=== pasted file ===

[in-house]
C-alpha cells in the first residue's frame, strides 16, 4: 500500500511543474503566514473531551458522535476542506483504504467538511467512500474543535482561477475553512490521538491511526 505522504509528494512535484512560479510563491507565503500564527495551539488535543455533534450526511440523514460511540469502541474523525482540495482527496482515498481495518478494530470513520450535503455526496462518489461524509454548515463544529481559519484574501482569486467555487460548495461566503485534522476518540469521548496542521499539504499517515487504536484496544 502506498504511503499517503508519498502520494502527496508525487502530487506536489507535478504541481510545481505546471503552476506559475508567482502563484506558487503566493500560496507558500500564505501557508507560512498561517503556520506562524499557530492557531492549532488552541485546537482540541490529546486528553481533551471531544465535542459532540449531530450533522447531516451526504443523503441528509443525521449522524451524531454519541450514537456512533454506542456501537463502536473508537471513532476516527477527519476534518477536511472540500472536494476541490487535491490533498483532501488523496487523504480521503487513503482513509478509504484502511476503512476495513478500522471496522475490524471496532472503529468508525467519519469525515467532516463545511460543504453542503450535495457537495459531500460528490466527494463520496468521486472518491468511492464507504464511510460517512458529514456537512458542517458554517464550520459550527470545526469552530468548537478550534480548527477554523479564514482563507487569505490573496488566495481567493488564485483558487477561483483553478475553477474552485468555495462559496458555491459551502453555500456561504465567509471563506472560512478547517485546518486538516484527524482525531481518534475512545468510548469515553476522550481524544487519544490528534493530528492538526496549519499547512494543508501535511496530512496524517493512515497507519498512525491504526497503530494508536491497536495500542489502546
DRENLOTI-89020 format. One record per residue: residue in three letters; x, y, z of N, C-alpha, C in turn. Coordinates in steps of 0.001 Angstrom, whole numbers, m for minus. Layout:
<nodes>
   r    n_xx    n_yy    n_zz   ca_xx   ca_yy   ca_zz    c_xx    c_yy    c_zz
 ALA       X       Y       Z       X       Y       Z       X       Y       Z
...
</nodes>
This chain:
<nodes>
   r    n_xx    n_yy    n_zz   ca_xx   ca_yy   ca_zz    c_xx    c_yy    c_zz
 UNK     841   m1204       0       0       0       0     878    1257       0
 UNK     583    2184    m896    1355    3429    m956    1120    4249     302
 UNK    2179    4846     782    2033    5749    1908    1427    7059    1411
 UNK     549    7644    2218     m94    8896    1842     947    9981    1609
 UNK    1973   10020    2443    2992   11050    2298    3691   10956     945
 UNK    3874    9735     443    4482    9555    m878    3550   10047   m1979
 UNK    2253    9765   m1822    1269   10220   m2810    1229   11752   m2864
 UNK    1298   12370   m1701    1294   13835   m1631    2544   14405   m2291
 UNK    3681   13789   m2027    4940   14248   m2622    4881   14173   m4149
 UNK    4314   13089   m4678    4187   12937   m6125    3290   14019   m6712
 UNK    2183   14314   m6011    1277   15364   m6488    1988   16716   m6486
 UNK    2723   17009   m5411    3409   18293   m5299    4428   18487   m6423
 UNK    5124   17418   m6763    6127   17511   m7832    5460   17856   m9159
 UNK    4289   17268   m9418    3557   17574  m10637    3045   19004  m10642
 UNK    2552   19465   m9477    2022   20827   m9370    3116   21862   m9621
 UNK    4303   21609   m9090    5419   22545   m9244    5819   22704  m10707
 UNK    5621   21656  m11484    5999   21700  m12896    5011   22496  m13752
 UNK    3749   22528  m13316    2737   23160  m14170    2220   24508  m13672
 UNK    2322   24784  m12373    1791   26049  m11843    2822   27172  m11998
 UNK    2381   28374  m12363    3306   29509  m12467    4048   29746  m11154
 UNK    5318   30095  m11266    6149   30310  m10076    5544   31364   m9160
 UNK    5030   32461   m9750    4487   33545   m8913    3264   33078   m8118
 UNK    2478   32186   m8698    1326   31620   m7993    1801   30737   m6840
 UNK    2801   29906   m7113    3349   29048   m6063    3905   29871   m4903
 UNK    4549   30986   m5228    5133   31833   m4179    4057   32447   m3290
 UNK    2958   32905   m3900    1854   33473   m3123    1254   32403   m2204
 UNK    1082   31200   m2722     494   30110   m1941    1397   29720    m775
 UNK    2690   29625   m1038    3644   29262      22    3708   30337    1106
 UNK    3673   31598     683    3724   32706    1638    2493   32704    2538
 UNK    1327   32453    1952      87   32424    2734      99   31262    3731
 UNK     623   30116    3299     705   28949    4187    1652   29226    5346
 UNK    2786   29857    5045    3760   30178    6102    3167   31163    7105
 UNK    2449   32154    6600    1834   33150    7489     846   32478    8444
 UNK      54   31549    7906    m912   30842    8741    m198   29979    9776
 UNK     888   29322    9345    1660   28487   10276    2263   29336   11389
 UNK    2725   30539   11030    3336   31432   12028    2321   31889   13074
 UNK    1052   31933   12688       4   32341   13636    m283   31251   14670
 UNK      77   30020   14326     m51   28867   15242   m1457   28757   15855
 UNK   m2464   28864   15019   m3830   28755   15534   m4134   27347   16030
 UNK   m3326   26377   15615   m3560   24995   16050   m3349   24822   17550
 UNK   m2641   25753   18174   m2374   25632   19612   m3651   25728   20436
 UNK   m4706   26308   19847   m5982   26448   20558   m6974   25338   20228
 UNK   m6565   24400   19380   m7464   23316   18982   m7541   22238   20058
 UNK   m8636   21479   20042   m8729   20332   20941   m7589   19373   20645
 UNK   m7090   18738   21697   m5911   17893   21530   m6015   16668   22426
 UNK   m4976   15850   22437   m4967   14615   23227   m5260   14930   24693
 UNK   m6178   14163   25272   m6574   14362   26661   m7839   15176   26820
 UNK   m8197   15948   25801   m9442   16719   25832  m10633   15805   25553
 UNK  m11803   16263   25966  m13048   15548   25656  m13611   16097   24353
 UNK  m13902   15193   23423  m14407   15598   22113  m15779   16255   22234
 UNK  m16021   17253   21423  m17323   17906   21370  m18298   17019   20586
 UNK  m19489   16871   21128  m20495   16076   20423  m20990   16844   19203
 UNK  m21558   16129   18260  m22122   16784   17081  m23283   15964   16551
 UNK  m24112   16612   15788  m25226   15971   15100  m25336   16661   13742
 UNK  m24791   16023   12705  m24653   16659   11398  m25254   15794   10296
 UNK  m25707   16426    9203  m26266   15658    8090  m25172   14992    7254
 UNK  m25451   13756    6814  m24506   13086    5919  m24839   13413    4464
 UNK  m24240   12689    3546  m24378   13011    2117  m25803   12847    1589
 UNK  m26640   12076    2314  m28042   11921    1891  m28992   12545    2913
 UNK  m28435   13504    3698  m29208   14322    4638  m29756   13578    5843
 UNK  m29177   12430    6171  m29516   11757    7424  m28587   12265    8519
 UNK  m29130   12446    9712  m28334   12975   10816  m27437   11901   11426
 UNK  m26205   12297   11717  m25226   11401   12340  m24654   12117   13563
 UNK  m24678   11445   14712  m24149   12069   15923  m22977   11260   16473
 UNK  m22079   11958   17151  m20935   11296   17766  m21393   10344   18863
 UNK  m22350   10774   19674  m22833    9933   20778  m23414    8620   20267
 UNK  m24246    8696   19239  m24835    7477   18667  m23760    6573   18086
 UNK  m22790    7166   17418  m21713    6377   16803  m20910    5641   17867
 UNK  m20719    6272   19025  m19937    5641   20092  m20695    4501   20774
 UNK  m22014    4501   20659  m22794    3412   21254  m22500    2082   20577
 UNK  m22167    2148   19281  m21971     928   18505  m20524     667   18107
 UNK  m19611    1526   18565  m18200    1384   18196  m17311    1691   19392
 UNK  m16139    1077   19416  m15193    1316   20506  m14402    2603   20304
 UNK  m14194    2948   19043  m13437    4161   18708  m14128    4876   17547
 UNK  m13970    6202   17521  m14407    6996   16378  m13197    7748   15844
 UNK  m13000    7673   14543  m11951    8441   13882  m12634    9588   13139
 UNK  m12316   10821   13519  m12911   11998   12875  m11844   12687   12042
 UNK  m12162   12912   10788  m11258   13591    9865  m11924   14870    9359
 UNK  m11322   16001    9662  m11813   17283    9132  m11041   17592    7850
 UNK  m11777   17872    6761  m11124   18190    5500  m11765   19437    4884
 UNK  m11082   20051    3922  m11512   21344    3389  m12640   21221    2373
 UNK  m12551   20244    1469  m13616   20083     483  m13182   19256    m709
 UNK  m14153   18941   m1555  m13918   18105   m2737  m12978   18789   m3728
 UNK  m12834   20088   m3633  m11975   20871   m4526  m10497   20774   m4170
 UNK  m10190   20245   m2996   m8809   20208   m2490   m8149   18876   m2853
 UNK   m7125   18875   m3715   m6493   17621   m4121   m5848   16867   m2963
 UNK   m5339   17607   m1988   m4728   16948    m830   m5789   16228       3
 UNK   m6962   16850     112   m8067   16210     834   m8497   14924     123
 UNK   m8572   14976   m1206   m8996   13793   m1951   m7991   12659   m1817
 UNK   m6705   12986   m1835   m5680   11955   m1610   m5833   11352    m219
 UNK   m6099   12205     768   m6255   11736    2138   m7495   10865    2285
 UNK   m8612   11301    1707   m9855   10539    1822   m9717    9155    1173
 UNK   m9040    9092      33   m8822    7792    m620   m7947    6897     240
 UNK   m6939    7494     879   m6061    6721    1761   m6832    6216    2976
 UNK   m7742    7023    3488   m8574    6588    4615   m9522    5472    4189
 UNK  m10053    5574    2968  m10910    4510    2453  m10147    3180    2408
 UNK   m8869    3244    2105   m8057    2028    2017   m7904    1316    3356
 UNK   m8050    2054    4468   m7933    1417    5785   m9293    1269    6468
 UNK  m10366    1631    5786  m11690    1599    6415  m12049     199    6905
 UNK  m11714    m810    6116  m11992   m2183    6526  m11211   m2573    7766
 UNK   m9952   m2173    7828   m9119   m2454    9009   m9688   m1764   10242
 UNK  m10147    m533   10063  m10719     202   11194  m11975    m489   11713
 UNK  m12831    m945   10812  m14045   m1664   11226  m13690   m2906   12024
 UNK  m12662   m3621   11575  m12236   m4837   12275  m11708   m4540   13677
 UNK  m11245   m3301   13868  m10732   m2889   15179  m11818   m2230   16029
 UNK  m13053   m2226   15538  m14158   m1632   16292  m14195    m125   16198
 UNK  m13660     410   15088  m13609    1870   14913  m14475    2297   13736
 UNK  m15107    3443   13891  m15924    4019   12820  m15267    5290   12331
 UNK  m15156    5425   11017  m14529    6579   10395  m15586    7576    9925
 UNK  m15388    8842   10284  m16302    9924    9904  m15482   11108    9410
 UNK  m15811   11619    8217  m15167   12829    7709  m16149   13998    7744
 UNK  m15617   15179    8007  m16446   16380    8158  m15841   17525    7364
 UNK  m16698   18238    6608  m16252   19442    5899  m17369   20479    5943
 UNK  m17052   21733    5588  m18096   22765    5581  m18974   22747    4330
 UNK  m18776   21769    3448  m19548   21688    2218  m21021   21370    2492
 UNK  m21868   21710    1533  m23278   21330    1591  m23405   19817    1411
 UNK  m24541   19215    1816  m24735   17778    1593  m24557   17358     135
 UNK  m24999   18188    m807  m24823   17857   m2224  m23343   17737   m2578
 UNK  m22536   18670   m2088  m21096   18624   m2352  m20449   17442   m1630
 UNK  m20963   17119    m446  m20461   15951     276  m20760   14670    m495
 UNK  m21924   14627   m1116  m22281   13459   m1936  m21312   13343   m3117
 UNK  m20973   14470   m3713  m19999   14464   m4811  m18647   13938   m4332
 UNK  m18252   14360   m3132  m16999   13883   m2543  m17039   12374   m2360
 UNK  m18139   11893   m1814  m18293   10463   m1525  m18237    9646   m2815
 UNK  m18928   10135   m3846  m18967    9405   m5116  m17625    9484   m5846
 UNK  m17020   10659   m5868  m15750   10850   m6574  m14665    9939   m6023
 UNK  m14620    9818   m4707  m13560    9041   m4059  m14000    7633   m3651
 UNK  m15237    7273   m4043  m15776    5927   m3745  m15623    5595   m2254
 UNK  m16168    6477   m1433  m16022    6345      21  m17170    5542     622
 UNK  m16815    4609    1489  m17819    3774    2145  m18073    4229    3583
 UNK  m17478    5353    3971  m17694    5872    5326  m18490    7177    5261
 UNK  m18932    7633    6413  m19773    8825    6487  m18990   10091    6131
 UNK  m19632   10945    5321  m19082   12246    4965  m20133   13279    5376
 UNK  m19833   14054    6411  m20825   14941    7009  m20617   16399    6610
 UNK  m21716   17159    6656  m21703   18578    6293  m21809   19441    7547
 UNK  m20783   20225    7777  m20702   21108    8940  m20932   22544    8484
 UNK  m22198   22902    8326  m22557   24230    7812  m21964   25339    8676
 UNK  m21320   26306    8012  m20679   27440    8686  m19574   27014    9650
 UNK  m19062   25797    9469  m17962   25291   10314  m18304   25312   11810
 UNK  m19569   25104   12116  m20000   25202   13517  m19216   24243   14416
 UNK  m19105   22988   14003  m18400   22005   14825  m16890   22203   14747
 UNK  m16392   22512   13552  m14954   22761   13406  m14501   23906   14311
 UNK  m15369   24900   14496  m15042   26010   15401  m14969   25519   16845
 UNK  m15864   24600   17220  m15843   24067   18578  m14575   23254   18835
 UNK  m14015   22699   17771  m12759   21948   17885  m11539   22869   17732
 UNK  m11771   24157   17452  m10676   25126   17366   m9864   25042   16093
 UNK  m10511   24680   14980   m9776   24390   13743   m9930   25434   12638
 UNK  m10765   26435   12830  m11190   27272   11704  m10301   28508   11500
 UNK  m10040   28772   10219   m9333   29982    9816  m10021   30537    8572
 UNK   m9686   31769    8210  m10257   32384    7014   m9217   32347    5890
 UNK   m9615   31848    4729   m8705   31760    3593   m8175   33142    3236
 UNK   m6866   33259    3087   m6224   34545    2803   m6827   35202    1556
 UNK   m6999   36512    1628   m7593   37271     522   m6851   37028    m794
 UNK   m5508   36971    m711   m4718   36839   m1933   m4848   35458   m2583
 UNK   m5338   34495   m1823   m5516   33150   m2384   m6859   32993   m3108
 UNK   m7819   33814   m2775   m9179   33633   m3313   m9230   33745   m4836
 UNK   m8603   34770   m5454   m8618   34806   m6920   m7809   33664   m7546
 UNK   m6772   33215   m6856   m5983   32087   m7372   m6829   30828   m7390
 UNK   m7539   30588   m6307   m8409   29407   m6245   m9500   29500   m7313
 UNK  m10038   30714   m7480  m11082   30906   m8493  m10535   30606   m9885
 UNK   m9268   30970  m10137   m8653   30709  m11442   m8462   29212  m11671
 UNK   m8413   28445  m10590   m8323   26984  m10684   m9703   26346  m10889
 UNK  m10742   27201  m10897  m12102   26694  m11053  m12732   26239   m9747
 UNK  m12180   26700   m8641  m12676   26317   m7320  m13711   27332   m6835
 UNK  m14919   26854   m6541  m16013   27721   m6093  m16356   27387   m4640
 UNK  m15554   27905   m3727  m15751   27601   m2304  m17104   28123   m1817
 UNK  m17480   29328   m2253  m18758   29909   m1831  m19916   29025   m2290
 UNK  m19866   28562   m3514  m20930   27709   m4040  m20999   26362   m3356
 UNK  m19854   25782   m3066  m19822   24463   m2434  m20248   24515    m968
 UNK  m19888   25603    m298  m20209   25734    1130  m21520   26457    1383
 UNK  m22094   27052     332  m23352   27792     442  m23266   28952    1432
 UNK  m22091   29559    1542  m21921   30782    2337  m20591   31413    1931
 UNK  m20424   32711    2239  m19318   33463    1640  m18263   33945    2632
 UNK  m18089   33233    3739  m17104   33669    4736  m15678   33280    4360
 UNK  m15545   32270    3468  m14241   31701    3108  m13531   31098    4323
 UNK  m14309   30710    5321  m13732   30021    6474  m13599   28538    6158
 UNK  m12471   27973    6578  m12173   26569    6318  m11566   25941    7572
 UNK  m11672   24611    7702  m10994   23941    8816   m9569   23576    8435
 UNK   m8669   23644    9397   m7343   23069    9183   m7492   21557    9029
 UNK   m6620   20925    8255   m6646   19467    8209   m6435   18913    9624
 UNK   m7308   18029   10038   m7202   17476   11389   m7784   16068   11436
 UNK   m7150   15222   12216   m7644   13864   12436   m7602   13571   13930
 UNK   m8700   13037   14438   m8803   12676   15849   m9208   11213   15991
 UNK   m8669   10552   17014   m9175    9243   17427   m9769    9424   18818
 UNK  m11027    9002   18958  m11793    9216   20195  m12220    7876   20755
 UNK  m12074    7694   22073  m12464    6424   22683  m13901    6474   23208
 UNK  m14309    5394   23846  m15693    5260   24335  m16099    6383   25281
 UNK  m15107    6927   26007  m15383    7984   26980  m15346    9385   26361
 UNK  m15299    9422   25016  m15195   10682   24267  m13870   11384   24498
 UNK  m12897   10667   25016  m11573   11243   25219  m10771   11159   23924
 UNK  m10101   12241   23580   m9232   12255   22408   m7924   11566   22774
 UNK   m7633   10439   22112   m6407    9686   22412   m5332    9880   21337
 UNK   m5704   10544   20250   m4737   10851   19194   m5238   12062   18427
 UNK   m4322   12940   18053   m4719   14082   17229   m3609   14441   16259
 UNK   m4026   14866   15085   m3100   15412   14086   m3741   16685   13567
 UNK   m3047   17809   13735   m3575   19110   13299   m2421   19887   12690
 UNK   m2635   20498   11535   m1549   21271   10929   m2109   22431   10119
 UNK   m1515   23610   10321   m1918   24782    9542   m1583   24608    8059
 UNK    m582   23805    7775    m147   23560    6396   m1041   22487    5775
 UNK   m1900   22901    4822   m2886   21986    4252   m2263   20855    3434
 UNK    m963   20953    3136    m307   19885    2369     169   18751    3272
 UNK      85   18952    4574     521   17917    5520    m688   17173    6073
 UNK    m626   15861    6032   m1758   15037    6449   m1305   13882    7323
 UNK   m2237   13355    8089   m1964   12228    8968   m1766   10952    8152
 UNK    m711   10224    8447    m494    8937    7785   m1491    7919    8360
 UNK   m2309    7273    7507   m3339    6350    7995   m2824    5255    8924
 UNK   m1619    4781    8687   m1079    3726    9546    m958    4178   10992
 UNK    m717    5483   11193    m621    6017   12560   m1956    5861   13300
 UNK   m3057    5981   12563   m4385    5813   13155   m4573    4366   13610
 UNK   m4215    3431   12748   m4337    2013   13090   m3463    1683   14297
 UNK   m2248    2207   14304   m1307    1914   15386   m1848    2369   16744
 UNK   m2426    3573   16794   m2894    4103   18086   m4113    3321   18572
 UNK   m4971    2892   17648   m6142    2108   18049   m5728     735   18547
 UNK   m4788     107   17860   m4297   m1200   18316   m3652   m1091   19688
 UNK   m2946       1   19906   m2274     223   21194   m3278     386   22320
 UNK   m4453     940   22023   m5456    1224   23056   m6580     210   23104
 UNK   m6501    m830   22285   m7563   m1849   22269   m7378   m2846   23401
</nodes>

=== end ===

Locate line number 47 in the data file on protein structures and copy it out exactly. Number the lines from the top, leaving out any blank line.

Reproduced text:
 UNK    2725   30539   11030    3336   31432   12028    2321   31889   13074